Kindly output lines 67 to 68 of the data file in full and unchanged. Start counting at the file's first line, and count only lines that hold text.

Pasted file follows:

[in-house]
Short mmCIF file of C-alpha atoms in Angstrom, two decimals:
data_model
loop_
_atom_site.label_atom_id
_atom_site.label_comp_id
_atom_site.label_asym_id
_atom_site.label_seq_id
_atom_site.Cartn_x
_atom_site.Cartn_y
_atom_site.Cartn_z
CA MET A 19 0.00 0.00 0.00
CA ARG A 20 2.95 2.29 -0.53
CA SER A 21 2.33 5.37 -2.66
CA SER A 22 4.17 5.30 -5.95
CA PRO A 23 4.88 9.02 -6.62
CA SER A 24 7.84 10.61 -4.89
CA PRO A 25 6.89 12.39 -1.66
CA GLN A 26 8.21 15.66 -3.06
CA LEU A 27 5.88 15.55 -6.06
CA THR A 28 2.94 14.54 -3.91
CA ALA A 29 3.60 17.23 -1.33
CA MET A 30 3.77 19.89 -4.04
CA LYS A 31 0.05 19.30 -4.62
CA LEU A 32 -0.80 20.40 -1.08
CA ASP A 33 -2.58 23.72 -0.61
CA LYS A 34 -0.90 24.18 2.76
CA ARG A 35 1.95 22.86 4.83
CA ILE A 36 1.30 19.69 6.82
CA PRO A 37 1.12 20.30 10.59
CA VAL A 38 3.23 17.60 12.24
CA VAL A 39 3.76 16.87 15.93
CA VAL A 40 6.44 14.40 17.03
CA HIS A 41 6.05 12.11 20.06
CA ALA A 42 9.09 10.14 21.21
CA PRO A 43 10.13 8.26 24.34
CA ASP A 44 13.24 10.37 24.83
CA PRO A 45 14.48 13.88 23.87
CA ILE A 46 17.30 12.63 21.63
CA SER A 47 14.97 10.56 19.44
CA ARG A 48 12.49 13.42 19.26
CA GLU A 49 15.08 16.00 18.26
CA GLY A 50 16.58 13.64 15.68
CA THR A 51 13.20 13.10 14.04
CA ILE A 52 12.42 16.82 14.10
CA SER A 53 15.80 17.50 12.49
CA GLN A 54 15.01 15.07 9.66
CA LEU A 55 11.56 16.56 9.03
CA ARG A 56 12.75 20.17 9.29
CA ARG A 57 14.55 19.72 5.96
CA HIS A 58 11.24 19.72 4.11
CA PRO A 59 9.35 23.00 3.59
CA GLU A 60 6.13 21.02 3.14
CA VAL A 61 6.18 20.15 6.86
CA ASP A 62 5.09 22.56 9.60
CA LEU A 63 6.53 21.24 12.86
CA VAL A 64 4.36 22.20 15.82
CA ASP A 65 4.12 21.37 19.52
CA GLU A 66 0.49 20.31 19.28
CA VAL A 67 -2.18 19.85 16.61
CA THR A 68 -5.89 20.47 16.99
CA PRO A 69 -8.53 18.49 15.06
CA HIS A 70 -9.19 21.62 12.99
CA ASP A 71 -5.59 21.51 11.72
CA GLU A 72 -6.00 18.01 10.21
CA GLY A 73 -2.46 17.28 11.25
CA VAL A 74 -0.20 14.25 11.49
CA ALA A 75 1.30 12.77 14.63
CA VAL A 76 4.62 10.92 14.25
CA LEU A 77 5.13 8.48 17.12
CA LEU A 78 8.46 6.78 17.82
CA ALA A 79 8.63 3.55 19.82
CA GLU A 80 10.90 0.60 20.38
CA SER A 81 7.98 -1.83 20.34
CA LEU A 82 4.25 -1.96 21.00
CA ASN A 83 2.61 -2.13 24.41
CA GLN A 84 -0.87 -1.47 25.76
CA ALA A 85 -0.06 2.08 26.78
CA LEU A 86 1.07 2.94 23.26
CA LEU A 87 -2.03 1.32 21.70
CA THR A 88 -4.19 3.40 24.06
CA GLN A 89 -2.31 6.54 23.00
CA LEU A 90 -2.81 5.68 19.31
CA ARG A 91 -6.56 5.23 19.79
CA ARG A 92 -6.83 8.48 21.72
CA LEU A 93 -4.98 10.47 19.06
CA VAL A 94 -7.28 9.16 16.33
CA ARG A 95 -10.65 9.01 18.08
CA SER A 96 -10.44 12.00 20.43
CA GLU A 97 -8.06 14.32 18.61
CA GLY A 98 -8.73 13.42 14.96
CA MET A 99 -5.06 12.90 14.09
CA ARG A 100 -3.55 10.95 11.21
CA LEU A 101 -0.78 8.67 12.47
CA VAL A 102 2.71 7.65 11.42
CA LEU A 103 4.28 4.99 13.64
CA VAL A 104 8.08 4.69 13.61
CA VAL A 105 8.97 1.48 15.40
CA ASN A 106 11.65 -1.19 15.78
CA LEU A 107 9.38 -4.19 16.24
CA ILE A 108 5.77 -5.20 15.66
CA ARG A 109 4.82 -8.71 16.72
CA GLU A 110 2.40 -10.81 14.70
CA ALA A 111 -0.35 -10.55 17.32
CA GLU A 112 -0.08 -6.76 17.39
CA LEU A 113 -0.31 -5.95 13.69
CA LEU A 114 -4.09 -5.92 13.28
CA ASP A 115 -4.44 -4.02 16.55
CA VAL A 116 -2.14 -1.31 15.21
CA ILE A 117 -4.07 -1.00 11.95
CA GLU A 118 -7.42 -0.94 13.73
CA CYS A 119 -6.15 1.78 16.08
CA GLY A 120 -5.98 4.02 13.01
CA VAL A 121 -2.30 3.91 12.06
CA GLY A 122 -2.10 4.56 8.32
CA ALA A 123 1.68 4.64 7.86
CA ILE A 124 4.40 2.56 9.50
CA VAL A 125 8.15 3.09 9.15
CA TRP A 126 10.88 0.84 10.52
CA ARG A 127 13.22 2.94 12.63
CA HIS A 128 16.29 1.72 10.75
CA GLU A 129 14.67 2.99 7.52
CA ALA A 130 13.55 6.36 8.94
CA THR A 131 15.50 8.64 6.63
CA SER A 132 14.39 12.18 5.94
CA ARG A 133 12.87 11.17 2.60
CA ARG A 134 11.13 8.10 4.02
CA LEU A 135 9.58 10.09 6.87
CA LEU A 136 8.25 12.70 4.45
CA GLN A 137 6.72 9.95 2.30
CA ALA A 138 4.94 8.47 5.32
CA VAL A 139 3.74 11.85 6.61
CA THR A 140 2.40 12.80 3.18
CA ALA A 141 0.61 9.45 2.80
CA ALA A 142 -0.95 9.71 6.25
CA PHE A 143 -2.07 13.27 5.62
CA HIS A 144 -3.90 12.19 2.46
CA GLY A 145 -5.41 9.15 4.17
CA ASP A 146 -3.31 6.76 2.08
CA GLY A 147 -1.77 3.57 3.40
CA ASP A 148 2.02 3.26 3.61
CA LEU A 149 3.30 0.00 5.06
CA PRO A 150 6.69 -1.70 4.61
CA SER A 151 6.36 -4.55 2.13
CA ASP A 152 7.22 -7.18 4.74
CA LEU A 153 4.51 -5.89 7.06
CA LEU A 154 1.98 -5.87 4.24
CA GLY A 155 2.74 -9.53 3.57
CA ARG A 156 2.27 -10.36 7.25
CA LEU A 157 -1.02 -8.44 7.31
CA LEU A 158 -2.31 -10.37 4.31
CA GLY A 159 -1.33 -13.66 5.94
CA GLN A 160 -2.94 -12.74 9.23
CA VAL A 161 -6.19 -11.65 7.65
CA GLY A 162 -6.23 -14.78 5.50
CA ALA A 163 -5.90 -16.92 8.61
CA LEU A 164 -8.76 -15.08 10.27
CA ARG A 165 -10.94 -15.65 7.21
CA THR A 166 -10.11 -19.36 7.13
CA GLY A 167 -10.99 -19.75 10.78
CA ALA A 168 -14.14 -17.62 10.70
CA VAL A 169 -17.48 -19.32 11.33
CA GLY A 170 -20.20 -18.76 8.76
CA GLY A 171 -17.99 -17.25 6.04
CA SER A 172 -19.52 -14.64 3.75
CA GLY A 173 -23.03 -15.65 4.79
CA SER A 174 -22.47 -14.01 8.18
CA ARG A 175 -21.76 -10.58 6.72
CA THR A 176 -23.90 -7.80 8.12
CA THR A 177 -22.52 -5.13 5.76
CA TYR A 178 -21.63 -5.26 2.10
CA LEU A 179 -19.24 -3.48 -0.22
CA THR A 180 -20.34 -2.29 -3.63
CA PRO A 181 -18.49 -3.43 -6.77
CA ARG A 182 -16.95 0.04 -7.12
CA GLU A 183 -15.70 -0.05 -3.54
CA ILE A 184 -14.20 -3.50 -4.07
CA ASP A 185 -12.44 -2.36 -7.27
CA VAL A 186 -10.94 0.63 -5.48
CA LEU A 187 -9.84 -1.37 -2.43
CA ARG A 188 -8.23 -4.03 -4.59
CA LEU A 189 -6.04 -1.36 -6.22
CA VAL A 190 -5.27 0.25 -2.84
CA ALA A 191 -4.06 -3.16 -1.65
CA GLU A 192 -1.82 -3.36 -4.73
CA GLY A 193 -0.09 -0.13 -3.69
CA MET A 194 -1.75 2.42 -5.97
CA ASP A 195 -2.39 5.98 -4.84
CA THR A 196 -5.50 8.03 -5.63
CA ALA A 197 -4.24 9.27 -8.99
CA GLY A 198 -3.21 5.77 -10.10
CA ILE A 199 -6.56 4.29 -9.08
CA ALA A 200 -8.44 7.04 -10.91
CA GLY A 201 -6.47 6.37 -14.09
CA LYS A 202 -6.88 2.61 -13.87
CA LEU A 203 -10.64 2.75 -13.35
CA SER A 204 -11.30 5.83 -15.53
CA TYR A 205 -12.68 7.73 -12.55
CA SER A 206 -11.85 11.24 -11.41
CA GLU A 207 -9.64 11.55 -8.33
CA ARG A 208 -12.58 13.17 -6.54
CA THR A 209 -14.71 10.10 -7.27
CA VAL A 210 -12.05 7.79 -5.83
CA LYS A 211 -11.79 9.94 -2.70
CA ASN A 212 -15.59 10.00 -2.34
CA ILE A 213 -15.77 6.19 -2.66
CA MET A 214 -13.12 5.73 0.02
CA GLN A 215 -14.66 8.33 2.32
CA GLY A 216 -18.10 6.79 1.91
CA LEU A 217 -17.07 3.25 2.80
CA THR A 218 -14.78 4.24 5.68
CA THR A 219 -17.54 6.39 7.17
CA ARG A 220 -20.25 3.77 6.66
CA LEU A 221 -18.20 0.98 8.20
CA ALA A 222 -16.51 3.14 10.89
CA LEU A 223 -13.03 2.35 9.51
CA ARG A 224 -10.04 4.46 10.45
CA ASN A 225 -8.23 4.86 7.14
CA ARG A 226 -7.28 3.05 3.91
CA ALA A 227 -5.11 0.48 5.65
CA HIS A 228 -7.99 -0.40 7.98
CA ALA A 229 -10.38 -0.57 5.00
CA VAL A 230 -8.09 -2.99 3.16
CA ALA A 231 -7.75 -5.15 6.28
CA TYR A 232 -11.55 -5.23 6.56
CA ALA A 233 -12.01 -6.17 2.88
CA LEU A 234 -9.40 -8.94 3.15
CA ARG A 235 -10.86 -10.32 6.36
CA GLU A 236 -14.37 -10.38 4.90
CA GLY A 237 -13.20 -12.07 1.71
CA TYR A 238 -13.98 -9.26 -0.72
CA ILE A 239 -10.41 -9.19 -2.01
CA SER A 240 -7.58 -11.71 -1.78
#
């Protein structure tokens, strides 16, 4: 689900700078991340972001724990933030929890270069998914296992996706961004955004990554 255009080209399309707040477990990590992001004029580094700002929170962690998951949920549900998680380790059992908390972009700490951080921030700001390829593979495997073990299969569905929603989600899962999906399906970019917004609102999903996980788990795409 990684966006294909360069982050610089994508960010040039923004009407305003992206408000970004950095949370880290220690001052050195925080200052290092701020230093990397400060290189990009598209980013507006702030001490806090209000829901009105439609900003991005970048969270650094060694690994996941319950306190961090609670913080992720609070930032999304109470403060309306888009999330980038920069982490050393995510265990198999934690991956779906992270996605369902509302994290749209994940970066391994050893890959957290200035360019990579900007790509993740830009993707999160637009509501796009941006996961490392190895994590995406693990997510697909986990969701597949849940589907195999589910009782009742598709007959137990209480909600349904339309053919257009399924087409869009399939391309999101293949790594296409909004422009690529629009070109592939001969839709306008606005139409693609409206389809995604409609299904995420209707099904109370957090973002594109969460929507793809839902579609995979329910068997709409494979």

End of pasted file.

CA VAL A 74 -0.20 14.25 11.49
CA ALA A 75 1.30 12.77 14.63